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Continued: Weed blaster shows promise as alternative to herbicides

  • Article by: TOM MEERSMAN , Star Tribune
  • Last update: August 25, 2014 - 4:42 AM

Organic and smaller farmers are excited about the possibilities, Wortman said, because they could make their own blasting kits with an air compressor, applicator and cart for $2,000 to $3,000.

What’s most exciting to Wortman is the potential to piggyback weed blasting with fertilizing.

Organic farmers could use granular forms of fertilizer, such as corn gluten meal or soybean meal, to nourish their plants at the same time they’re blasting weeds, Wortman said. Those materials contain about 7 to 9 percent nitrogen, he said, whereas corncob and other grit are essentially inert.

The weed-and-feed treatment would also be cost-effective, Forcella said. “If we start using fertilizers that organic farmers are putting on those fields anyway, there’s really no added costs except for the machinery.”

Companies including PepsiCo are following the research closely, Forcella said, for the potential to make and market pesticide-free snack foods. Farmers often sign contracts with food processors, especially for organic products, he said, so the industry has a vested interest in new technology that can improve productivity and profitability on specific farms.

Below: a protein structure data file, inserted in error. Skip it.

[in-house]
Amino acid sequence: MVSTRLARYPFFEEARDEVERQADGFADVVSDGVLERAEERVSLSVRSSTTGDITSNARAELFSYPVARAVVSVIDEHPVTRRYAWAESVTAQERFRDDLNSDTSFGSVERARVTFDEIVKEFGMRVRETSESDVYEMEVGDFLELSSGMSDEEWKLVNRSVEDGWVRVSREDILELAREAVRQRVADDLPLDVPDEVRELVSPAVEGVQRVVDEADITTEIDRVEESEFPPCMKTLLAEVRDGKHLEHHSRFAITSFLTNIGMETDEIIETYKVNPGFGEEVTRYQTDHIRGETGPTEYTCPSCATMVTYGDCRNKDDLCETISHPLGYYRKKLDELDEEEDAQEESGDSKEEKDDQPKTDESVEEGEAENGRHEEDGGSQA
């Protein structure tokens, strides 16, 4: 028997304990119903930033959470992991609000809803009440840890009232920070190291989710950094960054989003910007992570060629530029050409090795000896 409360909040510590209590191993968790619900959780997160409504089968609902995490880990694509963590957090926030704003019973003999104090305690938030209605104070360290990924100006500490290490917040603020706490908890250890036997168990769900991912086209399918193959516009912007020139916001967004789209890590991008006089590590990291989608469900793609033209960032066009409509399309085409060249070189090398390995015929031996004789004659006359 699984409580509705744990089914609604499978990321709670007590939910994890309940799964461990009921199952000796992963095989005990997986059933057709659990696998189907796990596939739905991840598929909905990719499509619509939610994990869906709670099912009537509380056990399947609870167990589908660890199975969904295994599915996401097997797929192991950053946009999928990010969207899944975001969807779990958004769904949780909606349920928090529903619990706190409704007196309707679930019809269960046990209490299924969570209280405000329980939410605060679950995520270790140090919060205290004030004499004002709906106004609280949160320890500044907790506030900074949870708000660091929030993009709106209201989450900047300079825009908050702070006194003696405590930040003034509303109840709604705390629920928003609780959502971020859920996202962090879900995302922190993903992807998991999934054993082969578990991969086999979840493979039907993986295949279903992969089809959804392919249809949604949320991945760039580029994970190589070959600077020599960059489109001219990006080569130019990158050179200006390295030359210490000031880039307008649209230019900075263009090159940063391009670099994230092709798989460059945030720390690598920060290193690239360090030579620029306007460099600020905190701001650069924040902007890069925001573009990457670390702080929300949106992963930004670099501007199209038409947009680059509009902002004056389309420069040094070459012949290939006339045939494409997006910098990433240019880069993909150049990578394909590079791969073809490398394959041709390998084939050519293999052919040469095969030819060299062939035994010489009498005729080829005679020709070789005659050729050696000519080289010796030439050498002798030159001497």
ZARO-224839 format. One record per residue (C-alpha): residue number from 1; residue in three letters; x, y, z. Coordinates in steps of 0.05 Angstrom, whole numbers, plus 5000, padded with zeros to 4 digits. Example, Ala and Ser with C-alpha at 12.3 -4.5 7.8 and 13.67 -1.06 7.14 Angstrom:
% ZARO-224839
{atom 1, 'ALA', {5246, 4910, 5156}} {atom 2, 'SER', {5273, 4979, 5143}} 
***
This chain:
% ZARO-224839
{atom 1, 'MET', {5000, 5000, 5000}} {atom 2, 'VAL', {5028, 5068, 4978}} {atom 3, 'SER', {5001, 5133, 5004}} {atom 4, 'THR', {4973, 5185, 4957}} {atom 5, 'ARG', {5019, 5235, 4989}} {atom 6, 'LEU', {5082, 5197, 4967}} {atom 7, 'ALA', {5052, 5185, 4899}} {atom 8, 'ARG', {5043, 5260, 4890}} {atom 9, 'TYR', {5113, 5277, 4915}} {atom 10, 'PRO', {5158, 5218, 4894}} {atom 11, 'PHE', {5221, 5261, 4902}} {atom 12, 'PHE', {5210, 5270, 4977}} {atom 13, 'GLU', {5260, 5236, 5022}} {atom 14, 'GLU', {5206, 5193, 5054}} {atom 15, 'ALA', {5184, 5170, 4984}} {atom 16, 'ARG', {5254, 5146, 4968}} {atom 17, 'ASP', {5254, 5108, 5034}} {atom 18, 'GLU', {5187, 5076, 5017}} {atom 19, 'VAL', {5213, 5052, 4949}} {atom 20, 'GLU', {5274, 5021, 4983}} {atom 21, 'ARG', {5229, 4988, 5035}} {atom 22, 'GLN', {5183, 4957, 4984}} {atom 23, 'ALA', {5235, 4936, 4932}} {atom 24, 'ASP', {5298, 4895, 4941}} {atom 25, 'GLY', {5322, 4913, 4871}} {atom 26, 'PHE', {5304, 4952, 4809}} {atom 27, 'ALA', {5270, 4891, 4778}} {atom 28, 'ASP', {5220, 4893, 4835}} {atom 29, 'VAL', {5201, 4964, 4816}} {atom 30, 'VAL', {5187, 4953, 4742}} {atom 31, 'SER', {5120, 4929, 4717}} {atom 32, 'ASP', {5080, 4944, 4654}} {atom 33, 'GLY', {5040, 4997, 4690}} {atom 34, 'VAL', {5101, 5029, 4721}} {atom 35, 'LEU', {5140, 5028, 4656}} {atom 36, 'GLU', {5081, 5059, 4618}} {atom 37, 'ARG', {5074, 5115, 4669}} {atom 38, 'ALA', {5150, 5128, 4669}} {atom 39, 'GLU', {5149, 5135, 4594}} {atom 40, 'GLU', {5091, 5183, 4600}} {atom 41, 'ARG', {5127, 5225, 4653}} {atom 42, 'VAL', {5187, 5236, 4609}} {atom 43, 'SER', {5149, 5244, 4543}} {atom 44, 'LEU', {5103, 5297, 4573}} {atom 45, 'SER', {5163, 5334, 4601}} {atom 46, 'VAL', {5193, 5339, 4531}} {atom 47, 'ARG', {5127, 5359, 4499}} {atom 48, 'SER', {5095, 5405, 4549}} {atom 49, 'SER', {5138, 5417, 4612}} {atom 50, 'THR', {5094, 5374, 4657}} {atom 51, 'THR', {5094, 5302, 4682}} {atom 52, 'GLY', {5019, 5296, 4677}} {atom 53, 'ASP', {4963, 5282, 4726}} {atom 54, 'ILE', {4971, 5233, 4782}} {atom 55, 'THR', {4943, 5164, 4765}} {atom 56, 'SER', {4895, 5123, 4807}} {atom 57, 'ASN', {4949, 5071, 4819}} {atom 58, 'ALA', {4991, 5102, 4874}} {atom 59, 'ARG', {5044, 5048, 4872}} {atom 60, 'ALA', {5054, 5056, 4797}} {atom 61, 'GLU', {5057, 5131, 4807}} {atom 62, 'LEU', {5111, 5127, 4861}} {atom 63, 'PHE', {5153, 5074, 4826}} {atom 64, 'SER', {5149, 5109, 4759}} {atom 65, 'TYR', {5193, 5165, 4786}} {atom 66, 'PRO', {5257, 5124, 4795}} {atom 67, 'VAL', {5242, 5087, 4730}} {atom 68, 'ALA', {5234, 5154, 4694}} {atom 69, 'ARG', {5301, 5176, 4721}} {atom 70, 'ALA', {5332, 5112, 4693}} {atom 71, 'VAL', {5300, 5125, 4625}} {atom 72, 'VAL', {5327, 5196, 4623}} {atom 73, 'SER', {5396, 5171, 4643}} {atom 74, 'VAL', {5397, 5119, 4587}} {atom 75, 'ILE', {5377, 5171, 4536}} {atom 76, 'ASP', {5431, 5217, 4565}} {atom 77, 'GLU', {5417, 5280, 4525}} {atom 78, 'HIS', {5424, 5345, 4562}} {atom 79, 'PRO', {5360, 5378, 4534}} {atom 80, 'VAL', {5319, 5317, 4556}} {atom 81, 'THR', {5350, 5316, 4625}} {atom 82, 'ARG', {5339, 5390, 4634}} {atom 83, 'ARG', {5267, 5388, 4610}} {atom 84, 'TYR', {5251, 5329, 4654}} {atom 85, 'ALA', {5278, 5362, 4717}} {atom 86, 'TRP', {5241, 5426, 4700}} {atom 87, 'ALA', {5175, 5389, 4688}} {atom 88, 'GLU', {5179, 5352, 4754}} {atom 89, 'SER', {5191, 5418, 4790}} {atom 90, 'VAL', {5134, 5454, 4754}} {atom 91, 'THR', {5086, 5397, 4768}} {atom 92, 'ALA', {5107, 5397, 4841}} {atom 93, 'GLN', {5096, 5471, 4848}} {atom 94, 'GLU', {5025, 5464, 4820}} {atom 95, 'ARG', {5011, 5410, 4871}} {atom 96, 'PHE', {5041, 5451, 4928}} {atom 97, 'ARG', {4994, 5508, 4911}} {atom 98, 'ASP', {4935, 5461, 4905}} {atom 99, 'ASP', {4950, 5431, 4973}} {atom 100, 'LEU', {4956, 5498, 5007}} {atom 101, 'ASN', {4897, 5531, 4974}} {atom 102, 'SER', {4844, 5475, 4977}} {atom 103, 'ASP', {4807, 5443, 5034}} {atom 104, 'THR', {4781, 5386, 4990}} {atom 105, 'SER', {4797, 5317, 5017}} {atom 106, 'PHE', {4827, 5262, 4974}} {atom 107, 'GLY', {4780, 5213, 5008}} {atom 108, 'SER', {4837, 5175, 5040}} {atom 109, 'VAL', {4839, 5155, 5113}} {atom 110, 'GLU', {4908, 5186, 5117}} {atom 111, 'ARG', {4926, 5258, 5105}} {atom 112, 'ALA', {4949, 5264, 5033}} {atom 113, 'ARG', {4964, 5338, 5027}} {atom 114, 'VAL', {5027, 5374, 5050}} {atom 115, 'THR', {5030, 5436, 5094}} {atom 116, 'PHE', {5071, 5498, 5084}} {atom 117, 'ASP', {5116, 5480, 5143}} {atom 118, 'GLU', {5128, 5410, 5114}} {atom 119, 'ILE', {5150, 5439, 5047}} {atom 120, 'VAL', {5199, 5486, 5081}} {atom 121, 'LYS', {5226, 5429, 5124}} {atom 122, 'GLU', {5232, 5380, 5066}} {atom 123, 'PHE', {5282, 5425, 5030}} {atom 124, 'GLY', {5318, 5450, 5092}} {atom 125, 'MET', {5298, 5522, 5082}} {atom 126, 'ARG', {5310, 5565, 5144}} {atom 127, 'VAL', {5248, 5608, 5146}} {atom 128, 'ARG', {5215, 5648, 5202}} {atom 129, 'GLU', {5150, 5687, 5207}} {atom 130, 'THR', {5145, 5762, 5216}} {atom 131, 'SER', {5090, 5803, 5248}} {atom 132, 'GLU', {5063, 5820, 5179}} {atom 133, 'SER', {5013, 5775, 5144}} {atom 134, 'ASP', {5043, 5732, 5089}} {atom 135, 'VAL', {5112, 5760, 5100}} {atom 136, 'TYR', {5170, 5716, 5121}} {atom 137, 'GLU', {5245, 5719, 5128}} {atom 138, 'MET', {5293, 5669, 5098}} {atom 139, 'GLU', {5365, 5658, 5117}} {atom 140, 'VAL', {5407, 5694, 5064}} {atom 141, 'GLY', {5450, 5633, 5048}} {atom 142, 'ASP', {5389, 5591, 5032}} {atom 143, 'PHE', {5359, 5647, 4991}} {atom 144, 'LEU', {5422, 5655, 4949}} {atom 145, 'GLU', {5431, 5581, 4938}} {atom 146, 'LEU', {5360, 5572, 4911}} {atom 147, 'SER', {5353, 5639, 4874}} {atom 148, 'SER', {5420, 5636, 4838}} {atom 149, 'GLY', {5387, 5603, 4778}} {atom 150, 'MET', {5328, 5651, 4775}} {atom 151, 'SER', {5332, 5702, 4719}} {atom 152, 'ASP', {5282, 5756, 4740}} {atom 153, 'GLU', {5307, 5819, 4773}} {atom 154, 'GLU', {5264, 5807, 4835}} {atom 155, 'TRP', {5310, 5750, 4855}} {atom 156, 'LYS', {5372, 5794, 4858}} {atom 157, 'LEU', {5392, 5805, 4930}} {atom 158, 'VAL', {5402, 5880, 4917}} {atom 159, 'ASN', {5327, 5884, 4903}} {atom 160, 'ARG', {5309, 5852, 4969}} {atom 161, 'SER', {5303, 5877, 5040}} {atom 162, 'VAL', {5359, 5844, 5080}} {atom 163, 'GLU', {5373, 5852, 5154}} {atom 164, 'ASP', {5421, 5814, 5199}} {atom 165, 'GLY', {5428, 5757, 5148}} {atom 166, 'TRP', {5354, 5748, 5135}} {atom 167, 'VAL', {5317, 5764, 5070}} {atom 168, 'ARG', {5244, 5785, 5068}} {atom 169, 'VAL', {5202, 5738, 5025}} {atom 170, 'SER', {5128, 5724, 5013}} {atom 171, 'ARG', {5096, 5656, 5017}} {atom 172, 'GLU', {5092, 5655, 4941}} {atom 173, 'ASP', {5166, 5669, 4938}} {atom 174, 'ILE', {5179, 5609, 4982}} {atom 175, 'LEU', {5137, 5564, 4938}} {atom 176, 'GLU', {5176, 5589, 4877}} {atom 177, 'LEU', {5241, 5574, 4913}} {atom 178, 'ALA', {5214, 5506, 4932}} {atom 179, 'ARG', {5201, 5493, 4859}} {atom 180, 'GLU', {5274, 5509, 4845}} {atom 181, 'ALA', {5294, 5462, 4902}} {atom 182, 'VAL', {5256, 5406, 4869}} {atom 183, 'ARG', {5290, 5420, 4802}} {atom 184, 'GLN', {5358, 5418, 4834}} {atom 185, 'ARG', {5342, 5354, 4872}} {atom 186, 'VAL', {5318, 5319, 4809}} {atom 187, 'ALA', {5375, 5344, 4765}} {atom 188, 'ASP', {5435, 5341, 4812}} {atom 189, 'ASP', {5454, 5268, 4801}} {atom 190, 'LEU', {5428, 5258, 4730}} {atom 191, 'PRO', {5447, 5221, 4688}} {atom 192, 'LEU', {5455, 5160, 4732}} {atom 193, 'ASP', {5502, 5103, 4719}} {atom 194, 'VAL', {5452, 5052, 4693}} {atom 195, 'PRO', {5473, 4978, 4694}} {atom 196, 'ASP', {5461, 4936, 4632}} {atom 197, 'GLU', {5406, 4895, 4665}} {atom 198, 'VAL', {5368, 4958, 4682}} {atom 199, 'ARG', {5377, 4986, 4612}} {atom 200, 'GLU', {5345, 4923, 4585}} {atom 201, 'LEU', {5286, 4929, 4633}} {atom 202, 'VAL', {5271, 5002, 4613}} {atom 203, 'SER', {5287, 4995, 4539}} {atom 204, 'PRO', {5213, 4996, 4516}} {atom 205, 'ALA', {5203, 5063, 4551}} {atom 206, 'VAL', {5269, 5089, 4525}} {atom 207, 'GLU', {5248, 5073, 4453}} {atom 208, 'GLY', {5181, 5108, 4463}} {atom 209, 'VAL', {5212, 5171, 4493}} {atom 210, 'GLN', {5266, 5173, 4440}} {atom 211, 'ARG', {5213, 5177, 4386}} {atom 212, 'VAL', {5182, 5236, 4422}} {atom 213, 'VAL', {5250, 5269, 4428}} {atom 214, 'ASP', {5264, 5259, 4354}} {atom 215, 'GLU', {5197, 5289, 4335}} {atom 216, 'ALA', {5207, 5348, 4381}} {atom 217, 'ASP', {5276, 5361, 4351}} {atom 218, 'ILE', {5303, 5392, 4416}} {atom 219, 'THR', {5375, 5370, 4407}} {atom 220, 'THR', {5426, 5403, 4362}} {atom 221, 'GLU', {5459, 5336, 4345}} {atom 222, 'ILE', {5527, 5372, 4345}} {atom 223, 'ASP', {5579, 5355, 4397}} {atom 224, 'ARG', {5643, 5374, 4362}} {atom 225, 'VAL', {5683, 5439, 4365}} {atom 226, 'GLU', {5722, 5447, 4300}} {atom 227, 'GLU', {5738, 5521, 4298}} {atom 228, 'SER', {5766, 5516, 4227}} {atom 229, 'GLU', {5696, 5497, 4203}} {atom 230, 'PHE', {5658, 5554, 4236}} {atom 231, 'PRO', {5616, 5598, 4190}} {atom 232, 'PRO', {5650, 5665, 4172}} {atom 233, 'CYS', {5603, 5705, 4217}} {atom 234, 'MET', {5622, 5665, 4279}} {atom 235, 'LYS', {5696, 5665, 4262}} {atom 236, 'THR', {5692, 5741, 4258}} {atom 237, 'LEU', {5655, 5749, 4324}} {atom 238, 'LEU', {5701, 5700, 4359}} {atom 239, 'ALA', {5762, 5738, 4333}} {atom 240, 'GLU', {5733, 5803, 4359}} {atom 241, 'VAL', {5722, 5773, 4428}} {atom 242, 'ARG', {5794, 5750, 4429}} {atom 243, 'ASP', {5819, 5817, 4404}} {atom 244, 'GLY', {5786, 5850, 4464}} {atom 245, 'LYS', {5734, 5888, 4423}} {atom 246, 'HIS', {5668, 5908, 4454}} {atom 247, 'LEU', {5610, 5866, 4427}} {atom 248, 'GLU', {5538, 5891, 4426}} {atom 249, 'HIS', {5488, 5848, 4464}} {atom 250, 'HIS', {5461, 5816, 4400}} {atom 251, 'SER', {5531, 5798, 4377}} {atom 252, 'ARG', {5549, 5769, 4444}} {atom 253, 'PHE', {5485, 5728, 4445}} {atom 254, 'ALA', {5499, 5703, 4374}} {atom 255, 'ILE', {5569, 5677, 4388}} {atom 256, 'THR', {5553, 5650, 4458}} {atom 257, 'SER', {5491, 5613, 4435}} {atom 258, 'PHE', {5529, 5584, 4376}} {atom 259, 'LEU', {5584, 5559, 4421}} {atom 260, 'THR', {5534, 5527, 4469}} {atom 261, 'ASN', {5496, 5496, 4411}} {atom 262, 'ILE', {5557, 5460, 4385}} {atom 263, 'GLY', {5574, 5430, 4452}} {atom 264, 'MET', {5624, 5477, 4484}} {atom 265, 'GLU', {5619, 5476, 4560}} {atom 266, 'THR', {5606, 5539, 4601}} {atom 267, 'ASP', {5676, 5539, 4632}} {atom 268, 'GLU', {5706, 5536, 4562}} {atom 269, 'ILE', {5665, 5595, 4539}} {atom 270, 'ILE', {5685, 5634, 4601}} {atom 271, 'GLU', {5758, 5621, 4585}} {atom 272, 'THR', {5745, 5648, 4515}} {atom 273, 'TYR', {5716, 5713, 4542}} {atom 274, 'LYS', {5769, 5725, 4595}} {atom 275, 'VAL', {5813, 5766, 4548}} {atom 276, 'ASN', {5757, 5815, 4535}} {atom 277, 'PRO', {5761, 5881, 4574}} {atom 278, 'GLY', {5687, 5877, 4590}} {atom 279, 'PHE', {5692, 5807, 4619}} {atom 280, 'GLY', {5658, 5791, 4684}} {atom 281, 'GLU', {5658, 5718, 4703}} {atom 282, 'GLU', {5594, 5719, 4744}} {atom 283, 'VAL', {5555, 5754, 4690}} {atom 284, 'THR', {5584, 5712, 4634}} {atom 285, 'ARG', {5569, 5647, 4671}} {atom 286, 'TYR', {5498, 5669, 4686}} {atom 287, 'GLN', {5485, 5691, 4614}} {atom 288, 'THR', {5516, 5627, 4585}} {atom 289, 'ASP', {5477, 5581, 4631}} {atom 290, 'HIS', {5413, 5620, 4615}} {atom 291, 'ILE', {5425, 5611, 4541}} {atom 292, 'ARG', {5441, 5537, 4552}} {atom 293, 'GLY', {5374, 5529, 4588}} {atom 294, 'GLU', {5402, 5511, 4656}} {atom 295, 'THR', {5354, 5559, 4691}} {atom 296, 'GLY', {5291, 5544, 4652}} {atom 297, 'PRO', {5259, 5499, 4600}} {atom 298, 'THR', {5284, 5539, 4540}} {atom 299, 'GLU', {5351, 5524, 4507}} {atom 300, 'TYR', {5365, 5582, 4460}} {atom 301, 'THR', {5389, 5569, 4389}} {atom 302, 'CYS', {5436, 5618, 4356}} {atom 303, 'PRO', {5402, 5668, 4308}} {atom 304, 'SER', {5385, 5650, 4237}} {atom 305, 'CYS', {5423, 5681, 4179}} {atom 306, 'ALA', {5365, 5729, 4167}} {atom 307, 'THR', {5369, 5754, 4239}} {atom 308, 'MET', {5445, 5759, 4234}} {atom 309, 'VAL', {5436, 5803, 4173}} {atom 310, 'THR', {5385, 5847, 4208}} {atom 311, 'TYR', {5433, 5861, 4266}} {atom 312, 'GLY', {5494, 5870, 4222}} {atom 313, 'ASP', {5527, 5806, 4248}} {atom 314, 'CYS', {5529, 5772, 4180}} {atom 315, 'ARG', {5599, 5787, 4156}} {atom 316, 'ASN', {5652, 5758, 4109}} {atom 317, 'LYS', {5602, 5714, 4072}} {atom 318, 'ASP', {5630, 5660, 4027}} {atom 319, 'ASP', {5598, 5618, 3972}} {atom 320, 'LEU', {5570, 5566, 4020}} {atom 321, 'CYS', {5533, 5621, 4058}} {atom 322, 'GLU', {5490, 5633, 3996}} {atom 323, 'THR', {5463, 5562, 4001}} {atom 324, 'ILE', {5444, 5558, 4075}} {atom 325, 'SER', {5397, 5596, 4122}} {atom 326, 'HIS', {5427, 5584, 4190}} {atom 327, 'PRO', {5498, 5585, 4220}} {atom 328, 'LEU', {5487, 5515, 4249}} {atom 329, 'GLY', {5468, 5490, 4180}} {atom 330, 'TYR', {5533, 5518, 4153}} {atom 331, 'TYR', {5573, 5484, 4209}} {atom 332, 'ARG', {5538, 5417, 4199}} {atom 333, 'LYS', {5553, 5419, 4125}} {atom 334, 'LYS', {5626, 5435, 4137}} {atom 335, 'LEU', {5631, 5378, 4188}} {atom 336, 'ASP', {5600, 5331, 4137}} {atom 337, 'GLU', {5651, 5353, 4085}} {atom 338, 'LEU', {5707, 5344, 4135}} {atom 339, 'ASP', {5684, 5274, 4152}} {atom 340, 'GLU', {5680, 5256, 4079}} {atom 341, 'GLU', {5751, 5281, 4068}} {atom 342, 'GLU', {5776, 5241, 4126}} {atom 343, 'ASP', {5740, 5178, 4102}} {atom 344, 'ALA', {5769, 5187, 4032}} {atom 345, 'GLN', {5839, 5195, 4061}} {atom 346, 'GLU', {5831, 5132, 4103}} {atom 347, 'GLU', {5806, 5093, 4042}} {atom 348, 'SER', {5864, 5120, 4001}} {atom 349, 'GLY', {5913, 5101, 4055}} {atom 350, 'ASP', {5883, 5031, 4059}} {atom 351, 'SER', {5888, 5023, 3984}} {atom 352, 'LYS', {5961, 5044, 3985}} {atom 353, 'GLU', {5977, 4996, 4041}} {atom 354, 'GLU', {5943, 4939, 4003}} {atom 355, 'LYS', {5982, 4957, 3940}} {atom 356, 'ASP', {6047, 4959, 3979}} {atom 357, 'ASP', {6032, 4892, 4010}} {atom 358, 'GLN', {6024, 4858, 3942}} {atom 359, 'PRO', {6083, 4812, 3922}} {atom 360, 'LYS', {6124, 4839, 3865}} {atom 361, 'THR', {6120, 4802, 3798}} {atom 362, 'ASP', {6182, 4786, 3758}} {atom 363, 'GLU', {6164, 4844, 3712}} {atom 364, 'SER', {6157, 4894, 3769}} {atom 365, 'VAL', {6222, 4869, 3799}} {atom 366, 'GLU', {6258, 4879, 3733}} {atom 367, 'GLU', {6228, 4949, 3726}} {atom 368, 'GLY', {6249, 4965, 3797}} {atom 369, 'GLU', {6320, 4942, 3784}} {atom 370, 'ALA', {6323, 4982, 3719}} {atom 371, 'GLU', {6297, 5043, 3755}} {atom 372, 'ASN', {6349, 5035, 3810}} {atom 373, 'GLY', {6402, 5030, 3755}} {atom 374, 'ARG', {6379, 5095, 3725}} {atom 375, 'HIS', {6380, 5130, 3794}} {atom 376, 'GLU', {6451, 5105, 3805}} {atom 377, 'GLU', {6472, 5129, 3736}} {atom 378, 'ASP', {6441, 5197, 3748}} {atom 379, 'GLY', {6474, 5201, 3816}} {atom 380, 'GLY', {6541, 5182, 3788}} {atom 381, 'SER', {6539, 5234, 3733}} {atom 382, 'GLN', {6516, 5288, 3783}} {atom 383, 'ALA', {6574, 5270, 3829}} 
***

Forcella said there may be potential international interest as well. He hosted a researcher from Spain recently who is planning to test the technology in vineyards and olive orchards where weeds have become resistant to conventional herbicides.

Wortman and Forcella said the technology is still in its infancy, and that a huge amount of work needs to be done to determine whether it has potential to be deployed on farms.

“It’s not anything that’s wide-scale yet for sure, but we’re hoping,” Forcella said. “We never thought it would work, but it did work.”

 

Tom Meersman • 612-673-7388

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  • Aug. 2: Herbicide-resistant 'superweeds' emerge to challenge farmers

    Sunday August 24, 2014

    Weeds that won’t succumb to mainstream herbicides are a rising concern nationally, especially in cotton, corn and soybean country, and the largest agribusinesses are racing to propose solutions.

  • Instead of using herbicides to kill weeds around crops, Frank Forcella, research agronomist for the USDA in Morris, uses a weed blaster that shoots gritty material at high speeds around them.

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